Making a case for mirror-neuron system involvement in language development: What about autism and blindness?
David Bourget (Western Ontario)
David Chalmers (ANU, NYU)
Rafael De Clercq
Jack Alan Reynolds
Learn more about PhilPapers
Behavioral and Brain Sciences 28 (2):145-146 (2005)
The notion that manual gestures played an important role in the evolution of human language was strengthened by the discovery of mirror neurons in monkey area F5, the proposed homologue of human Broca's area. This idea is central to the thesis developed by Arbib, and lending further support to a link between motor resonance mechanisms and language/communication development is the case of autism and congenital blindness. We provide an account of how these conditions may relate to the aforementioned theory.
|Keywords||No keywords specified (fix it)|
|Categories||categorize this paper)|
Setup an account with your affiliations in order to access resources via your University's proxy server
Configure custom proxy (use this if your affiliation does not provide a proxy)
|Through your library|
References found in this work BETA
No references found.
Citations of this work BETA
No citations found.
Similar books and articles
Allan Combs & S. Kripner (2008). Collective Consciousness and the Social Brain. Journal of Consciousness Studies 15 (s 10-11):264-276.
Lawrence Shapiro (2009). Making Sense of Mirror Neurons. Synthese 167 (3):439 - 456.
Sebo Uithol, Iris van Rooij, Harold Bekkering & Pim Haselager (2011). What Do Mirror Neurons Mirror? Philosophical Psychology 24 (5):607 - 623.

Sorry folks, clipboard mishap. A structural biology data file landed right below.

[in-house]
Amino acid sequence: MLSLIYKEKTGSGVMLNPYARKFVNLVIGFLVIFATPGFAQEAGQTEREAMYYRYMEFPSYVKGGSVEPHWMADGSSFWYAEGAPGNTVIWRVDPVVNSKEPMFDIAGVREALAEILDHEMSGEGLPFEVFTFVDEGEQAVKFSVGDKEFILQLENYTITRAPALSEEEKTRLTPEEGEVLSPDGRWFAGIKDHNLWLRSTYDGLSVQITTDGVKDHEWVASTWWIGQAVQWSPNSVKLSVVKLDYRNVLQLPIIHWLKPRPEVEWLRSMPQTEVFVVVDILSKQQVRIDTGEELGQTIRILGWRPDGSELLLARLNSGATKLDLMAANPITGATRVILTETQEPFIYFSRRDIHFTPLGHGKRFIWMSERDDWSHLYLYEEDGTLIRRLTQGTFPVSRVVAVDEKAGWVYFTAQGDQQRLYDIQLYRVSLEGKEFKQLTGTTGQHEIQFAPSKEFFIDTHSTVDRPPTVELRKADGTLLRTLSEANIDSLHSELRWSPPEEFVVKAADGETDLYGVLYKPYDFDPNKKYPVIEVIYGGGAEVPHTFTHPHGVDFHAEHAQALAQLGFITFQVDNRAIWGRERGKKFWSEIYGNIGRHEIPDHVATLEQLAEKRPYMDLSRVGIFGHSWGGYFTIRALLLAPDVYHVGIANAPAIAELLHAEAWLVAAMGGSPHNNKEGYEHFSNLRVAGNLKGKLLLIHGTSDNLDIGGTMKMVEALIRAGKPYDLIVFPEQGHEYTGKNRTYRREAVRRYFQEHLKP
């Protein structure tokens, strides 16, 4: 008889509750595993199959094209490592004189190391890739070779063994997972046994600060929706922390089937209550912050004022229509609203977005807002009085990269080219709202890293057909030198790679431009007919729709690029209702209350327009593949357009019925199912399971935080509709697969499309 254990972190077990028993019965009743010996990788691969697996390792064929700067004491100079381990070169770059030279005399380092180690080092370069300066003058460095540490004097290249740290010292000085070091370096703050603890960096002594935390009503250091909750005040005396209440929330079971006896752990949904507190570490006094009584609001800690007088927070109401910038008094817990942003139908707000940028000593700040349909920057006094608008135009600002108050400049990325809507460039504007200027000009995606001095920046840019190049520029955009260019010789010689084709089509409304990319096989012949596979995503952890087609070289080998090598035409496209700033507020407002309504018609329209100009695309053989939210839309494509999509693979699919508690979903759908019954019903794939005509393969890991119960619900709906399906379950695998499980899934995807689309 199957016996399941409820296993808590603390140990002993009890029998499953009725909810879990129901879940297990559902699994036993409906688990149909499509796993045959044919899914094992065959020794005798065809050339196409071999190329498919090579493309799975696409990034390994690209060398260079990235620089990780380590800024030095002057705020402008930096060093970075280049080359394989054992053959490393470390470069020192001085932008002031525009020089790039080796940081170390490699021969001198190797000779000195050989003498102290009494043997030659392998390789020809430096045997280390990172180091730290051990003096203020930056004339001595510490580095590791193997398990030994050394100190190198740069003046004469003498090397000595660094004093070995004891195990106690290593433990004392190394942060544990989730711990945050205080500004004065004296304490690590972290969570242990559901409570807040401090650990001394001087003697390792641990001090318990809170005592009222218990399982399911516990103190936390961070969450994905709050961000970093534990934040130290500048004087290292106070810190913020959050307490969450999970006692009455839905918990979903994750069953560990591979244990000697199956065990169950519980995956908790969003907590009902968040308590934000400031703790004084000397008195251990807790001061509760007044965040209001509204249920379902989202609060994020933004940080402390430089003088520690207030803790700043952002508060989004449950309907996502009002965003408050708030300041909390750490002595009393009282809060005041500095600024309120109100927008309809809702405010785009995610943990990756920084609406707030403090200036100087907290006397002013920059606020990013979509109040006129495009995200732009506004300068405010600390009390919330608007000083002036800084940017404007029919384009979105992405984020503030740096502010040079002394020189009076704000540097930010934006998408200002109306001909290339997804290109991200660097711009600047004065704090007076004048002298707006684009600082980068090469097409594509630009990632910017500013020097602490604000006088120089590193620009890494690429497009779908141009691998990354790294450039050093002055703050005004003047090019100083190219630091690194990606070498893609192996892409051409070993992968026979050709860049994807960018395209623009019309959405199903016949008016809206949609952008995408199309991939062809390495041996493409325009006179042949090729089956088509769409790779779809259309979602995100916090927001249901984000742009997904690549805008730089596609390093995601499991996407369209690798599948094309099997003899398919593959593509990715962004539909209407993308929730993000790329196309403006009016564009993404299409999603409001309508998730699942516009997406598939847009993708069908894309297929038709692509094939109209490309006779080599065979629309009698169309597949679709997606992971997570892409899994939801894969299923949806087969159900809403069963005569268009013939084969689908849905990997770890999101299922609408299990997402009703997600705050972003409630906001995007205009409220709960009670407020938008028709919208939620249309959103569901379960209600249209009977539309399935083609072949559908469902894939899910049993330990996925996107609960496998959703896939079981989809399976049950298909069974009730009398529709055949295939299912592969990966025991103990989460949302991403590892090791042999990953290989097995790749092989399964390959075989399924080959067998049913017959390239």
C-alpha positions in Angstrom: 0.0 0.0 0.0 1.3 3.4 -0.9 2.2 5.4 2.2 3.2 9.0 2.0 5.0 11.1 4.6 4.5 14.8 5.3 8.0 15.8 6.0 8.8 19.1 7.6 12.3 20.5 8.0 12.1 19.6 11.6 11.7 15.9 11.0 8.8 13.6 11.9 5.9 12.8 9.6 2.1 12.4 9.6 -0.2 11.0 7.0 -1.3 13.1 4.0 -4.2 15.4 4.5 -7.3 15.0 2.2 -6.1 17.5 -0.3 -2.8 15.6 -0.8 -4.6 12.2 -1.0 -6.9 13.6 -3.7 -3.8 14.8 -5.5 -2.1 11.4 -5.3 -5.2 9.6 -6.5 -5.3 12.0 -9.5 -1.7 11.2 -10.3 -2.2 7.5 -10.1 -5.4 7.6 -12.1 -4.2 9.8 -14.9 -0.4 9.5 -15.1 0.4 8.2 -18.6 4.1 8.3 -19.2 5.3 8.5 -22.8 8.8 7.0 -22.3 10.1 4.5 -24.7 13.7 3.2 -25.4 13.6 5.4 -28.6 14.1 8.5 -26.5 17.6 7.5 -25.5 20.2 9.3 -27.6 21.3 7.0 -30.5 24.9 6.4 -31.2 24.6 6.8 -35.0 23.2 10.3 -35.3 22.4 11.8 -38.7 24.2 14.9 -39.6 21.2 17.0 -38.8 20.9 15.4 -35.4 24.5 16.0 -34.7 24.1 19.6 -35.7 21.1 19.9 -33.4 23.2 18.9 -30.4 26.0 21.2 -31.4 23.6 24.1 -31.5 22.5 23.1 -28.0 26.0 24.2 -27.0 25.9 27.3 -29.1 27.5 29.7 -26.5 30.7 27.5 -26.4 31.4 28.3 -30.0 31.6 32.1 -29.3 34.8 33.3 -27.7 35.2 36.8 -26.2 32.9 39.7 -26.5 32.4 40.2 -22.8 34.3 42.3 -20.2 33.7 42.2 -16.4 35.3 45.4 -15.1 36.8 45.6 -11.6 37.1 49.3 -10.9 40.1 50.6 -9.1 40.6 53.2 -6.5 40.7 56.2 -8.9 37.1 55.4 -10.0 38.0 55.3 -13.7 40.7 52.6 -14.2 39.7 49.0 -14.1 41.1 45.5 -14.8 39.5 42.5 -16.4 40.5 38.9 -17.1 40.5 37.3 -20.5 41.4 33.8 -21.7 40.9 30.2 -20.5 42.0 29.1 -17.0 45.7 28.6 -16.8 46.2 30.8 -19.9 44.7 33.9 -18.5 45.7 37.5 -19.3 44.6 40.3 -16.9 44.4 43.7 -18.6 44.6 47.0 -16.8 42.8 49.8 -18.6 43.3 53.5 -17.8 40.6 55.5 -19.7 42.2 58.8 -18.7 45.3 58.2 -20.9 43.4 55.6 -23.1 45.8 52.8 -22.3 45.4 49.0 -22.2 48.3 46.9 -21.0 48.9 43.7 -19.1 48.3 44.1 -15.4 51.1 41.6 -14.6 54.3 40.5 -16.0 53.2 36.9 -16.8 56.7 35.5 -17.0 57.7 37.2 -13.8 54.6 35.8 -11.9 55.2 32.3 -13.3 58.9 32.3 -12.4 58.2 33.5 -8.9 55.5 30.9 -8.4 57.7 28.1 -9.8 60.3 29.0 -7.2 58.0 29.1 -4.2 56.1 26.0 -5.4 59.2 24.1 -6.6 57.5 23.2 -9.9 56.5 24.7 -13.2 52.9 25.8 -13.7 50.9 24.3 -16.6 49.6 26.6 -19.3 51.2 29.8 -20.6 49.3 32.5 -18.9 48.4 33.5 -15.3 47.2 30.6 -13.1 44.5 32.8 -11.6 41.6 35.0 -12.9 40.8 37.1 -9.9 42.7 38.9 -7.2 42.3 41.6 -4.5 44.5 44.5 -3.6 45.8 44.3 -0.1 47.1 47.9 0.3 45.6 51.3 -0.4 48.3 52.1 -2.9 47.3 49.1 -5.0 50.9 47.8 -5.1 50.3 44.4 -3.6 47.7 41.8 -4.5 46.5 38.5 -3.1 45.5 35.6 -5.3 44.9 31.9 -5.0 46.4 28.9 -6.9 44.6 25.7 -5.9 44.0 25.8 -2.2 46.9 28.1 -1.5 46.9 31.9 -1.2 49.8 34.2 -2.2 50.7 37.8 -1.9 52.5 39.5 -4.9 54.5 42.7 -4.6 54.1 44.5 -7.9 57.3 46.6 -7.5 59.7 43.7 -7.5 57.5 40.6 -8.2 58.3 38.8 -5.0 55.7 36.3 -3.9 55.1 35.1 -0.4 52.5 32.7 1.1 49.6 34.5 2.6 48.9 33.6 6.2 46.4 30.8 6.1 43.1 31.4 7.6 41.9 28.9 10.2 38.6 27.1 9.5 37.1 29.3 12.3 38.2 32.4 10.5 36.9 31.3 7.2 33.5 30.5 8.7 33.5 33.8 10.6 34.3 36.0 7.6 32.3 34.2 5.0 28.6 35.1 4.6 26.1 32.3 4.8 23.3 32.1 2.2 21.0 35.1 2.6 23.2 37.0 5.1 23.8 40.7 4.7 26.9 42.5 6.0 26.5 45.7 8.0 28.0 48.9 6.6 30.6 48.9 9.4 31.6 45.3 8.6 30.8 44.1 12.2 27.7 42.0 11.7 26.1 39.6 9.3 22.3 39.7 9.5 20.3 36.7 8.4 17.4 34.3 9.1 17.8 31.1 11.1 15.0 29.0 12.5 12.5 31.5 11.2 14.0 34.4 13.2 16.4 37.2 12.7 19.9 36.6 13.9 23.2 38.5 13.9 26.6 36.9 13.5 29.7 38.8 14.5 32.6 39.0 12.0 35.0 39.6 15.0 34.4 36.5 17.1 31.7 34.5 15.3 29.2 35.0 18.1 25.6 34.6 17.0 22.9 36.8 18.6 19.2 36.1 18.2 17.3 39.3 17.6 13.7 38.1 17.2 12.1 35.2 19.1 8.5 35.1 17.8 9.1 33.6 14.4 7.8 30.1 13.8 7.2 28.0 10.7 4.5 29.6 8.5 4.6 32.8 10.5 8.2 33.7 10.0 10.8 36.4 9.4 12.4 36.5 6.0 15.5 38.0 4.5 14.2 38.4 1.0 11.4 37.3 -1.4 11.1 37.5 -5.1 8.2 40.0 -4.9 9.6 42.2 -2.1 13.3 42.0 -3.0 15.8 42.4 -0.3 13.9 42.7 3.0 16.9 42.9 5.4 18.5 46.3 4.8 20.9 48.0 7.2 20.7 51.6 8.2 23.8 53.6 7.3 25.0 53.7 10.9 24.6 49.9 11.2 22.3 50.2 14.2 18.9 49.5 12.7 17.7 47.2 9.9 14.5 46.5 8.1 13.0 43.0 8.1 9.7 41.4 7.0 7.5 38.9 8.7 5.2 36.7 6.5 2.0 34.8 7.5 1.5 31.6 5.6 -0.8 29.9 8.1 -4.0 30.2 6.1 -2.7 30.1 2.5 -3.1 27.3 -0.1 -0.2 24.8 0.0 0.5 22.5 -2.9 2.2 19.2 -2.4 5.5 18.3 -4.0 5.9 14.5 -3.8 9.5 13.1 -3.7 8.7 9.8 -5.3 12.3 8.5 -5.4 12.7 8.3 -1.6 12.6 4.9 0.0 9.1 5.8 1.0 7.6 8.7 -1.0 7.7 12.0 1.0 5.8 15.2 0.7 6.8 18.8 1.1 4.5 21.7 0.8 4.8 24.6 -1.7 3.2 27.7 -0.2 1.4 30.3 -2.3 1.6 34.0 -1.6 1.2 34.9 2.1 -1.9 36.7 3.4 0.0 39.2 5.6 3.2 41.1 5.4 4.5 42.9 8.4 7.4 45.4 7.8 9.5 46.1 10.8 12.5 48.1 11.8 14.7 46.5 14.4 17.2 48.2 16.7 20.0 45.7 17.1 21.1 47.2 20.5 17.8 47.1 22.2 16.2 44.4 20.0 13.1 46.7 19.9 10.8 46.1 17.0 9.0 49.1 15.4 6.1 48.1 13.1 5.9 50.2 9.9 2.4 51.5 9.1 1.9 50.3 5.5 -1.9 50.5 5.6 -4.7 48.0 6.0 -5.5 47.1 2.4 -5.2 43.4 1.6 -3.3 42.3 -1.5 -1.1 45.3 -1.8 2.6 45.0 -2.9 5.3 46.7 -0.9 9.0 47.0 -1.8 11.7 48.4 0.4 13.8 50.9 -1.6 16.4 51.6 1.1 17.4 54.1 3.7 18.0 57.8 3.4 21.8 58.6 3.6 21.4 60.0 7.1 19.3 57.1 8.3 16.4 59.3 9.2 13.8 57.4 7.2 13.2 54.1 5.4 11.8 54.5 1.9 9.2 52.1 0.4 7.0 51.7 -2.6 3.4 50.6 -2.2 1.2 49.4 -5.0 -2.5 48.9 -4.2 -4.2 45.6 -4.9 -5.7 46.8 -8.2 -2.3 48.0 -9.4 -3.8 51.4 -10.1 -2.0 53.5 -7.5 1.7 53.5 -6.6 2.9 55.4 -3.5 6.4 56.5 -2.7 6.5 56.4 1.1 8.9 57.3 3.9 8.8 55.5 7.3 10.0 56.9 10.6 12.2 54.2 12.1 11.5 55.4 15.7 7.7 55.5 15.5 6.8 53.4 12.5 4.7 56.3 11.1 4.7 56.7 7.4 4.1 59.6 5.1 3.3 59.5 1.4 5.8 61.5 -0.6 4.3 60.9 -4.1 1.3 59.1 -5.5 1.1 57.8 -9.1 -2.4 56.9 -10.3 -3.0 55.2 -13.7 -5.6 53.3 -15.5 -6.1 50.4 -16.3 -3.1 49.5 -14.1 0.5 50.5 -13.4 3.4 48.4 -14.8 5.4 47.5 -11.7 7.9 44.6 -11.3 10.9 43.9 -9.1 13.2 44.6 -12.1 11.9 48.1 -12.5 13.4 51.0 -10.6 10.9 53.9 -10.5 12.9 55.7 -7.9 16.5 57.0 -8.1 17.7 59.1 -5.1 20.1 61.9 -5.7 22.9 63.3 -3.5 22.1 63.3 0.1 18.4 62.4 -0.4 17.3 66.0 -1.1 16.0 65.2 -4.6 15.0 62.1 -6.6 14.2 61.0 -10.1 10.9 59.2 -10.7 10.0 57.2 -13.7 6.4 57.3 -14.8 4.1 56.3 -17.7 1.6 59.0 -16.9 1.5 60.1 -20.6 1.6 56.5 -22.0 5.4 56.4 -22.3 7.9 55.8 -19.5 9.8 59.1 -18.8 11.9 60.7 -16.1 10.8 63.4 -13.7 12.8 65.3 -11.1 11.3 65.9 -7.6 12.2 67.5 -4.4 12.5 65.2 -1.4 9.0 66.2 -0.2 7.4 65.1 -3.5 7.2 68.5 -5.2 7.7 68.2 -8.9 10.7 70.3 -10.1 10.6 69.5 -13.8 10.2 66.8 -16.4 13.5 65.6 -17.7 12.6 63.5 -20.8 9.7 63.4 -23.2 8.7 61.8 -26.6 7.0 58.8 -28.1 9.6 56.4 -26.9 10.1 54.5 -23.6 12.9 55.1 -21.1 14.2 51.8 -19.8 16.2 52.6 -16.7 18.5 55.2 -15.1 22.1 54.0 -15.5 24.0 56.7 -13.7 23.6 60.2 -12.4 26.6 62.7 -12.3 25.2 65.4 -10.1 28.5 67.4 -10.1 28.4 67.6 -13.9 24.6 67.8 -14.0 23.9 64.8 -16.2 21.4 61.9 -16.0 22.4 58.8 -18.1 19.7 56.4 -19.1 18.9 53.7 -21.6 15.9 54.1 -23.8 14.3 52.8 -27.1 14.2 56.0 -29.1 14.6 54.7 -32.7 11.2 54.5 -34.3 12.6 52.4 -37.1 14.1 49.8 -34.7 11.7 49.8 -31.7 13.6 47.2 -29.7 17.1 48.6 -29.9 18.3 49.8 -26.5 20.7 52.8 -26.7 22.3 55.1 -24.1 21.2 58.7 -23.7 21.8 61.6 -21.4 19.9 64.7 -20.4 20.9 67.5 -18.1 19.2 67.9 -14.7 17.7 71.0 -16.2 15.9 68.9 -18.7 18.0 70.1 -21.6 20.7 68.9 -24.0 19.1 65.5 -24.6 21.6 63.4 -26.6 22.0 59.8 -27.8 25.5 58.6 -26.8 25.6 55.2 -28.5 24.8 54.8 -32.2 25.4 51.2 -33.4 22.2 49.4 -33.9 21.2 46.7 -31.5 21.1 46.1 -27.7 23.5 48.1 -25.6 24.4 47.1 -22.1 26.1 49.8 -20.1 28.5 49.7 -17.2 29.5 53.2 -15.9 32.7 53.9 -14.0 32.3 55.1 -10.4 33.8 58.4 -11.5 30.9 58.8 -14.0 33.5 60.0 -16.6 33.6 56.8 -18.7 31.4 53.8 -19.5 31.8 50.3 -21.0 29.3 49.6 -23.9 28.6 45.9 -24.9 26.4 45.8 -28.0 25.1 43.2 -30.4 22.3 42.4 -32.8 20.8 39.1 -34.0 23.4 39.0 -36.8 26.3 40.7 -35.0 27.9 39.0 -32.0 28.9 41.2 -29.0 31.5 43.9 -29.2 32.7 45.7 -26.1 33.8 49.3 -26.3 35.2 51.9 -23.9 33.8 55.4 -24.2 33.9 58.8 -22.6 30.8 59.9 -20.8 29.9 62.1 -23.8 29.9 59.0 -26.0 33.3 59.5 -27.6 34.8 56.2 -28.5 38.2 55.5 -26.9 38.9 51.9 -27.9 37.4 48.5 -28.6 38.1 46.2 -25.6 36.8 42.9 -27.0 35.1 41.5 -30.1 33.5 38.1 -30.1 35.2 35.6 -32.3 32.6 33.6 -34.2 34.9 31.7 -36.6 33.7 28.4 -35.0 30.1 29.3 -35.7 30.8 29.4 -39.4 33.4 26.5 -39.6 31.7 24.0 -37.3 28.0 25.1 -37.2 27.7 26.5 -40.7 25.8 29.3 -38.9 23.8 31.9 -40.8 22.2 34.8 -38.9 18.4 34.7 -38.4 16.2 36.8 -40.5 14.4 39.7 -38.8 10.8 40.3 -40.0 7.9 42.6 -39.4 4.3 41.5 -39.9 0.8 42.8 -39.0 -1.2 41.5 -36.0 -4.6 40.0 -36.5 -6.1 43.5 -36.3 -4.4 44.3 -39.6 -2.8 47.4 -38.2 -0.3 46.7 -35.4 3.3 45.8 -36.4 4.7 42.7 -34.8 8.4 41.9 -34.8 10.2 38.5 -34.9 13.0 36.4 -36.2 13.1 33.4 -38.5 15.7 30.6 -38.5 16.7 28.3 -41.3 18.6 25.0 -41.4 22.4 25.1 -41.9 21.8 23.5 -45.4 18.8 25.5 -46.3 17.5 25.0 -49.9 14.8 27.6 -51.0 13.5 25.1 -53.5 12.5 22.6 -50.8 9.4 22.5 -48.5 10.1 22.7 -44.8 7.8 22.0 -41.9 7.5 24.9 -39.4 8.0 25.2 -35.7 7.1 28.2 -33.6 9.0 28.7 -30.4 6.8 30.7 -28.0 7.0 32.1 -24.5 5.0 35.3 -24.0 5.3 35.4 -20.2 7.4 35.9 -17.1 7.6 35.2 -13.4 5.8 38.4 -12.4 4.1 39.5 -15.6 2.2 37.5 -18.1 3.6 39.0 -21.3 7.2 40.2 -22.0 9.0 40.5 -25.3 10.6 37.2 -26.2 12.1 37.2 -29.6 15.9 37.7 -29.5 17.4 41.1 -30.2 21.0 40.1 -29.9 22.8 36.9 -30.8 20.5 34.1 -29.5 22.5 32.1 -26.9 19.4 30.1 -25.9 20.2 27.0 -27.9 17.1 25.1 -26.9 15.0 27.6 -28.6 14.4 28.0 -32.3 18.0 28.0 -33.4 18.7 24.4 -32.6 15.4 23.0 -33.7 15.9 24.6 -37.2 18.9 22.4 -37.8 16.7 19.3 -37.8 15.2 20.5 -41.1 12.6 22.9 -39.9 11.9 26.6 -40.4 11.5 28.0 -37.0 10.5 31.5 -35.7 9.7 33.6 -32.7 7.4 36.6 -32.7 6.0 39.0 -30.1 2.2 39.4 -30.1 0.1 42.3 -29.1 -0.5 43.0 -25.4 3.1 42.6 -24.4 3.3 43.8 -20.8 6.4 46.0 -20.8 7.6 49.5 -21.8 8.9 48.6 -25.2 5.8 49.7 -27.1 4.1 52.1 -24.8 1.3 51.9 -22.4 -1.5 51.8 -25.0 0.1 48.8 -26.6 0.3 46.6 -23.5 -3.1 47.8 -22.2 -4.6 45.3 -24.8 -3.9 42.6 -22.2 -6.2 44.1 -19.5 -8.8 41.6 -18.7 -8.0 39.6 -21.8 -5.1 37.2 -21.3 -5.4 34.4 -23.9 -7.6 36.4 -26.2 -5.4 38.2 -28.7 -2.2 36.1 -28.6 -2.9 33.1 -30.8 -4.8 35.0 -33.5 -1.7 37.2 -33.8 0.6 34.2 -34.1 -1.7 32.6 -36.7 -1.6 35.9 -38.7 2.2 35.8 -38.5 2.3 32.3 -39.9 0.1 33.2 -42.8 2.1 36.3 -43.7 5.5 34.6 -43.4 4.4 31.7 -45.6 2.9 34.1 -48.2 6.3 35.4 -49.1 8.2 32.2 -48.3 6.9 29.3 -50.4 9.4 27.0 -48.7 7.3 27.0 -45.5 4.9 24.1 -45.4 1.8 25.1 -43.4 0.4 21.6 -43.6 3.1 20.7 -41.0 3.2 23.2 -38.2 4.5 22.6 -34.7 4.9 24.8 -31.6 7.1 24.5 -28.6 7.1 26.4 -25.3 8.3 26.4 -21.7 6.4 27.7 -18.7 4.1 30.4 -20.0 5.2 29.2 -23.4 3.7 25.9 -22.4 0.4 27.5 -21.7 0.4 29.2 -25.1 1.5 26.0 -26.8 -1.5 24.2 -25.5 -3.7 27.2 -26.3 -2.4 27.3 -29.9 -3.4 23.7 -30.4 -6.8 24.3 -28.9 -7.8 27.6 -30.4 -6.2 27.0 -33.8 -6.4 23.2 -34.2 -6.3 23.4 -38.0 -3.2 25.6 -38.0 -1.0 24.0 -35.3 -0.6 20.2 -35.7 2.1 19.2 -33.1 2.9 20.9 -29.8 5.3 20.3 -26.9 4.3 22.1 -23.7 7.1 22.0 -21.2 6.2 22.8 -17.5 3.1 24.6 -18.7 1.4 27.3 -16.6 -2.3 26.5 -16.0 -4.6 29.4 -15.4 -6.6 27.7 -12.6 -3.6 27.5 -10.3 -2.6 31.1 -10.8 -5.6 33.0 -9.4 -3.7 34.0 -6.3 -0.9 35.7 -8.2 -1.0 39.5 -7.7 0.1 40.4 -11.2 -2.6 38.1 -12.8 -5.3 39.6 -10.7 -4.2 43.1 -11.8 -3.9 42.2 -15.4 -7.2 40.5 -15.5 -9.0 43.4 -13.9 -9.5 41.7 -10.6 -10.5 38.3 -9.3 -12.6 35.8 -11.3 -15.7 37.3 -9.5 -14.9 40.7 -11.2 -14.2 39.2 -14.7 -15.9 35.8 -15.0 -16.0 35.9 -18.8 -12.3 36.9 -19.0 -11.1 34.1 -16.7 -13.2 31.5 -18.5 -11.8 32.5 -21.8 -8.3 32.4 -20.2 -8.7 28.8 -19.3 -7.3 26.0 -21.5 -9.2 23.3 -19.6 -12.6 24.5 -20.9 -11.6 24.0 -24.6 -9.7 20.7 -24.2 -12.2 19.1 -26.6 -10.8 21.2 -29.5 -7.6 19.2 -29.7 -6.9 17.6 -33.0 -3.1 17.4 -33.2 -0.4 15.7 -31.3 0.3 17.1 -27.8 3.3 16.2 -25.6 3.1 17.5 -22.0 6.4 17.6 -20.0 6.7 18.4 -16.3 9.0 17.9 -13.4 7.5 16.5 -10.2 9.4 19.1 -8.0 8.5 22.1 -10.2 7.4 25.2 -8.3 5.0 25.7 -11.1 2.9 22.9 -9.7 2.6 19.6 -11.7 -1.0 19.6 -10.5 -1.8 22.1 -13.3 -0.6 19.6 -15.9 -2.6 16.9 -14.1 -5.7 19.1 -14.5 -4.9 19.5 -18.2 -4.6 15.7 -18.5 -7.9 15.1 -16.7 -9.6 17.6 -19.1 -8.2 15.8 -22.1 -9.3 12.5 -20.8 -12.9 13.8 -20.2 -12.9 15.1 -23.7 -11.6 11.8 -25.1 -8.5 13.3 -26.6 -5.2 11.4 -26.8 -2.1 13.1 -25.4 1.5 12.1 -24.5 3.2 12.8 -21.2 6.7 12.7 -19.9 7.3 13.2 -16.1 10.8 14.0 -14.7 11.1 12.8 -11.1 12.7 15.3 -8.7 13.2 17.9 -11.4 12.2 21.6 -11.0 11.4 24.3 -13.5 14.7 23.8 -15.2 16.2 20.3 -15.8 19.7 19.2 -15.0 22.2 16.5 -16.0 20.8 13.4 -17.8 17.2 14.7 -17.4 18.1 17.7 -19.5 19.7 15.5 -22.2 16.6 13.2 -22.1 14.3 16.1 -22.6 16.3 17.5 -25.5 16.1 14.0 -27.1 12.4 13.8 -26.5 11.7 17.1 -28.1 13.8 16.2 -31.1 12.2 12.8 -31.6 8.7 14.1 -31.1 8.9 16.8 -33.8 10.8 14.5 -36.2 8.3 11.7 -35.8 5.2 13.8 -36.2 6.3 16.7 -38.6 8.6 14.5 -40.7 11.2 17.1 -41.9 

Giacomo Rizzolatti (1998). What Happened to Homo Habilis? (Language and Mirror Neurons). Behavioral and Brain Sciences 21 (4):527-528.
Uwe Jürgens (2003). From Mouth to Mouth and Hand to Hand: On Language Evolution. Behavioral and Brain Sciences 26 (2):229-230.
Derek Bickerton (2005). Beyond the Mirror Neuron – the Smoke Neuron? Behavioral and Brain Sciences 28 (2):126-126.
Maxim I. Stamenov & Vittorio Gallese (eds.) (2002). Mirror Neurons and the Evolution of Brain and Language. John Benjamins.
Michael A. Arbib (2005). From Monkey-Like Action Recognition to Human Language: An Evolutionary Framework for Neurolinguistics. Behavioral and Brain Sciences 28 (2):105-124.
Vilayanur S. Ramachandran, The Simulating Social Mind: The Role of the Mirror Neuron System and Simulation in the Social and Communicative Deficits of Autism Spectrum Disorders.
Michael A. Arbib & James Bonaiuto (2007). From Grasping to Complex Imitation: Mirror Systems on the Path to Language. Mind and Society 7 (1):43-64.
Added to index2009-01-28
Total downloads26 ( #117,489 of 1,726,249 )
Recent downloads (6 months)1 ( #369,877 of 1,726,249 )
How can I increase my downloads?